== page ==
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Title: The role of Notch signalling in the regulation and maintenance of the satellite cell compartment of adult skeletal muscle
Author: Sales, Josephine Laura
ISNI:       0000 0001 3546 847X
Awarding Body: Imperial College London (University of London)
Current Institution: Imperial College London
Date of Award: 2007
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The regenerative potential ofadult skeletal muscle is primarily attributed to satellite cells. Normally quiescent, satellite cells are activated 'on demand' to proliferate and differentiate, facilitating growth or repair. Maintenance of the regenerative capacity requires satellite cell replenishment. It has been shown in vitro that activated satellite cells can adopt divergent fates, with most undergoing terminal differentiation, whilst a minority return to quiescence, mediating self-renewal. This occurs in cell clusters, suggesting that cell-cell signalling may direct fate decisions. Notch signalling relies on cell-cell interaction to specify alternate fates in several systems and has been previously implicated in myogenesis. The aim of this project was to investigate the role of Notch signalling in satellite cell regulation and maintenance. Studies were carried out using C2Cl2 cultures as a model of satellite cell specification.When induced to differentiate, most C2C12 myoblasts contribute to differentiated myotubes, but some are retained as undifferentiated reserve cells with a quiescent, satellite cell-like phenotype. This thesis shows that Notch signalling maintains proliferation in myoblasts and inhibits myogenic differentiation in reserve cells via distinct ligand/receptor interactions. Specifically, interaction between Notchl and Jaggedl appears to maintain proliferation, whereas interaction of Notch3 with Delta-like 4 on nascent myotubes specifies a reserve cell phenotype. Evidence consistent with this model was obtained using satellite cells activated on the surface of isolated myofibres and satellite cell-derived primary cultures. Together, the results show that Notch signalling is involved in satellite cell regulation and suggest a mechanism that may specify alternate fates to facilitate stem cell self-renewal.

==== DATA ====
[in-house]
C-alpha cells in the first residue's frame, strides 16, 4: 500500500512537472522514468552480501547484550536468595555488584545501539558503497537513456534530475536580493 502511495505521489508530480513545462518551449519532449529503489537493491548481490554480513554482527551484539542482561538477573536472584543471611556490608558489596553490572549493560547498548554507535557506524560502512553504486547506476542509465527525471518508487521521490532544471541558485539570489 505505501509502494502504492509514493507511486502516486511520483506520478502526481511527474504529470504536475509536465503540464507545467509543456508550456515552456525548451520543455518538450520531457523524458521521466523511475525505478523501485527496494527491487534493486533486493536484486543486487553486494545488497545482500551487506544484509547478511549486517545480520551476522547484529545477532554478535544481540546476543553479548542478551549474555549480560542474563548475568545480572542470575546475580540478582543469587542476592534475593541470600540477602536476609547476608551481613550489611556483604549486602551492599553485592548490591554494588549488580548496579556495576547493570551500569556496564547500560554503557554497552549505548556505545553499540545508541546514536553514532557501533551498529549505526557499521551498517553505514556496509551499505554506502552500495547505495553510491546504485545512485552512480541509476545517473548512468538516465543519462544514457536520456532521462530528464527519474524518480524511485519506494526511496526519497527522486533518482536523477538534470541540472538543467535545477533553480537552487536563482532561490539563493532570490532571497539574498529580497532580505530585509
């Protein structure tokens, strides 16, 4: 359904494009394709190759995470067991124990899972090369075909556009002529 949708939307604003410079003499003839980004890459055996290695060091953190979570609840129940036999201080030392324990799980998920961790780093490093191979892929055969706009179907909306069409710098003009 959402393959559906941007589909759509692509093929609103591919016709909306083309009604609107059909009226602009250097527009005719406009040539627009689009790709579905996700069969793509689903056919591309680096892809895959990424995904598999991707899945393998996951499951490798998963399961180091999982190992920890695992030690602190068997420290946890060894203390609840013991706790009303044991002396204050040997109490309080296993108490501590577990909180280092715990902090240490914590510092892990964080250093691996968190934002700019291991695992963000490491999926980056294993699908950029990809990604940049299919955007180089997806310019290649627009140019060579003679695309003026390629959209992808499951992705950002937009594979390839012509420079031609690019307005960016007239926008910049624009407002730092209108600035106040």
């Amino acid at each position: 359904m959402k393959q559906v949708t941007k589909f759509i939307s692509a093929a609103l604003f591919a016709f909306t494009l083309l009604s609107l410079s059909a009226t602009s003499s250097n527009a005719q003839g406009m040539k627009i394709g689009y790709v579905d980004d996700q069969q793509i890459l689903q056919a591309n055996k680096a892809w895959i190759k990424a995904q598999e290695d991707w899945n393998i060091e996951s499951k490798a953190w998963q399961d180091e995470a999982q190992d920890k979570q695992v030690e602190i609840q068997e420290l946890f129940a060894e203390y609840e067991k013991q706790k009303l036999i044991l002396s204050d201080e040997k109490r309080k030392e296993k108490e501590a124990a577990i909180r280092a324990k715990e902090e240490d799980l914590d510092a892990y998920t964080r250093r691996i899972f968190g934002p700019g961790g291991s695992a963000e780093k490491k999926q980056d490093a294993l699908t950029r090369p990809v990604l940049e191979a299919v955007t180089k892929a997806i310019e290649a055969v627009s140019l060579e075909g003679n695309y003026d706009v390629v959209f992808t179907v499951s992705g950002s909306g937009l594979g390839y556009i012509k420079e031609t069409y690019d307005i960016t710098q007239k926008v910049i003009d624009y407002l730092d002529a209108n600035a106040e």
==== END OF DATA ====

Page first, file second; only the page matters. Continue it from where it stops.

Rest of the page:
Supervisor: Not available Sponsor: Not available
Qualification Name: Thesis (Ph.D.) Qualification Level: Doctoral
EThOS ID:  DOI: Not available